Concerned about maintaining your mental capacity? Check out our Optiminds Brain fitness programs that take brain performance to new levels by strengthening nerve cells, plus improving cognitive and concentration power. Dr. Jane Stewart at Optiminds has been helping to improve the cognitive skills of clients of all ages. Call us today at (248) 496-0150 or email us at: jstewart@optimindsct.com. And be sure to visit our website at www.optimindsct.com.

Try These Mind Games for Mental Fitness

February 15, 2013

brainexercising1If, like many of us, you are a little nervous about your ability to remember things or stay focused on a project or activity, here are a few exercises you might want to try to keep your brain’s cognitive functions—memory, attention, language, visual/spatial skills and executive function—in good shape.

  • When listening to music, choose a song you don’t know and memorize the lyrics. This boosts the level of acetylcholine, the chemical that helps build your brain.
  • Shower or get dressed in the dark, or use your opposite hand to brush your teeth. These changes help build new associations between different neural connections of the brain.
  • Change your route to work or reorganize your desk. These simple changes will force your brain to wake up from habits and pay attention again.
  • Combine activities like listening to an audio book with jogging, or doing math in your head while you drive. This will force your brain to work at doing more in the same amount of time
  • Walk into a room and pick out five items and their locations. When you exit the room, try to recall all five items and where they were located. Wait two hours and try to remember those items and their locations.

Dr. Jane Stewart at Optiminds has earned a reputation for helping to improve the study, reading, math and cognitive skills of students of all ages. Learn more about Optiminds’ customized tutoring programs by calling Dr. Stewart today at (248) 496-0150 or email her at: jstewart@optimindsct.com. And be sure to visit the Optiminds website at www.optimindsct.com.

The Leadership Benefits of Reading

February 8, 2013

Deep, broad reading habits are often a defining characteristic of our greatest leaders.

Steve Jobs is said to have had an “inexhaustible interest” in William Blake. Winston Churchill won his Nobel prize in Literature, not Peace). President Harry S. Truman read every book in the library named after him in his hometown of Independence, MO, before he died in 1972.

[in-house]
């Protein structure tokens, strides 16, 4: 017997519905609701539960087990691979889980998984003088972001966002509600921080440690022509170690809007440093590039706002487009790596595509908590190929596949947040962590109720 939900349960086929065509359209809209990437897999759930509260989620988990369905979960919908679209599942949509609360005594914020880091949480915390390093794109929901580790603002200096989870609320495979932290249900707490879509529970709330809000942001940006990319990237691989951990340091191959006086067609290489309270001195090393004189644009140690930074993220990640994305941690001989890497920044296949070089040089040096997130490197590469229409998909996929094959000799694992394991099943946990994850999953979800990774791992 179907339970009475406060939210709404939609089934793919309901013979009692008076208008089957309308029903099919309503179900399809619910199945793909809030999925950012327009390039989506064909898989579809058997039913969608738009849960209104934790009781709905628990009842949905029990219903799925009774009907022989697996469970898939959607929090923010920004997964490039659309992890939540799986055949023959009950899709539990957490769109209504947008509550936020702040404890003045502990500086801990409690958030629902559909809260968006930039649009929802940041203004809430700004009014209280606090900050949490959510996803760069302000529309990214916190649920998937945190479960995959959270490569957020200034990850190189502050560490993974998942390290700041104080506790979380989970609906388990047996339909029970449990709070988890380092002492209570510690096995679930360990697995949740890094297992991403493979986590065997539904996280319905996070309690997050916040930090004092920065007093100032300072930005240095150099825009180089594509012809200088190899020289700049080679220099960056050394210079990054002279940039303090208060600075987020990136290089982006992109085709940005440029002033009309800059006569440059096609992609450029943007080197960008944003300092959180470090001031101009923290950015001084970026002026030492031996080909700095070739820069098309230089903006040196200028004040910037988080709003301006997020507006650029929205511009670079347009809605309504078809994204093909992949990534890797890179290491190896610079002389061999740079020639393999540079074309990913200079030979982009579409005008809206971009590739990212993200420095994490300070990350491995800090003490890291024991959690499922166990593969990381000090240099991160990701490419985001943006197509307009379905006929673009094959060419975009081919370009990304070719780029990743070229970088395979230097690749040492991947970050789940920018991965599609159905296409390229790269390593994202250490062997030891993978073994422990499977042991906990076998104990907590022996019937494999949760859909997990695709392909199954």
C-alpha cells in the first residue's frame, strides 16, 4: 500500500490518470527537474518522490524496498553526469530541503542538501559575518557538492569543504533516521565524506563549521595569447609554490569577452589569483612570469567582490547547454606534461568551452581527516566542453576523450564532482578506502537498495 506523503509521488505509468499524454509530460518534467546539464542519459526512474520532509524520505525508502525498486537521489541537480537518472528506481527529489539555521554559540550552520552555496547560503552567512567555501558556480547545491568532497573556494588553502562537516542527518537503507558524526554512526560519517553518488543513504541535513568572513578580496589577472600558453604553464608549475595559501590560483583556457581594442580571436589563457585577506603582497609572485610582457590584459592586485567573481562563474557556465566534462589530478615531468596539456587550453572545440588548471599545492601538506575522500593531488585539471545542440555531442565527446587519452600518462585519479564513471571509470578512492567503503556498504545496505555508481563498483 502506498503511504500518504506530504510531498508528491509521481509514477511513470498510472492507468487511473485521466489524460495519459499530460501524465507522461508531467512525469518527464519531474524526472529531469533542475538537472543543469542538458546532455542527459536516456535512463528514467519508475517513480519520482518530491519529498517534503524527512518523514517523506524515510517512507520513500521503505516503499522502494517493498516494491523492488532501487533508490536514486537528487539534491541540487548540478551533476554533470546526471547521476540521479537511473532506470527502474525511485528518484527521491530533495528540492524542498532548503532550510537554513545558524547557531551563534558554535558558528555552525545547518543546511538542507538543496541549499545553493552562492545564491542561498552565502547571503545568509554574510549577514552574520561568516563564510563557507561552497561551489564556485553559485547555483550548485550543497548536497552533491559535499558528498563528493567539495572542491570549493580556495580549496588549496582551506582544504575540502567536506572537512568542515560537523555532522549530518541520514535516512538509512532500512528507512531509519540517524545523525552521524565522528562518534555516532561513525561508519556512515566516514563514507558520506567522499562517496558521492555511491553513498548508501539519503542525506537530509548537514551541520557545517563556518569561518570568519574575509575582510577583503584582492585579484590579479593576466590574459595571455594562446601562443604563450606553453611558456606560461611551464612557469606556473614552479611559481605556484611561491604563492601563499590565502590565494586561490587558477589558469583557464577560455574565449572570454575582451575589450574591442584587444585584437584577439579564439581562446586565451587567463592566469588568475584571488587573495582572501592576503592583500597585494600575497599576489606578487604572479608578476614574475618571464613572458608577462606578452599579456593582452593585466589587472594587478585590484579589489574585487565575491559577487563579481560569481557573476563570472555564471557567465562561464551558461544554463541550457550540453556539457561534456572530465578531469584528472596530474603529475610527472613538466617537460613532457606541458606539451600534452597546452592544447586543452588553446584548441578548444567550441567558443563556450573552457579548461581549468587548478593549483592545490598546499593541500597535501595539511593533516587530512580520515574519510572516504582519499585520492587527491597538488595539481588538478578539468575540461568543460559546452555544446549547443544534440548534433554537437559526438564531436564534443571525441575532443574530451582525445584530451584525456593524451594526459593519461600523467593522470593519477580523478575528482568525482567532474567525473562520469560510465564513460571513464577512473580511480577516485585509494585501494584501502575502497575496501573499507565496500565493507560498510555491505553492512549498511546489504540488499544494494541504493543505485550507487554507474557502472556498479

Many business titans are or have been avid readers, believing that reading cultivates the knowledge, habits, and talents to improve their organizations, as well as their own personal effectiveness.

A larger vocabulary, more world knowledge and abstract reasoning skills are just a few of the leadership benefits of reading. Reading is one of the quickest ways to acquire and assimilate new information; and reading a wide variety of things is good for creativity, exposing leaders to insights in other fields that might lead to innovations in their organizations.

Reading novels can improve empathy and understanding of social cues, allowing a leader to better work with and understand others. Reading can also increase verbal intelligence, making a person more adept and articulate when communicating with others.

You might want to try reading one book this year in three areas outside your comfort zone. If you are working on a problem in one field, seek out books in other fields to see if there are applications that might cross over to your profession. Share favorite books with co-workers to encourage discussion and new ideas.

If improving your reading is on your agenda this year, Dr. Jane Stewart at Optiminds offers customized programs to help readers of all ages improve their skills and comprehension.

To learn more about Optiminds brain training and tutoring programs, call us today at (248) 496-0150 or email Dr. Jane Steward directly at: jstewart@optimindsct.com. And be sure to visit the Optiminds website at www.optimindsct.com.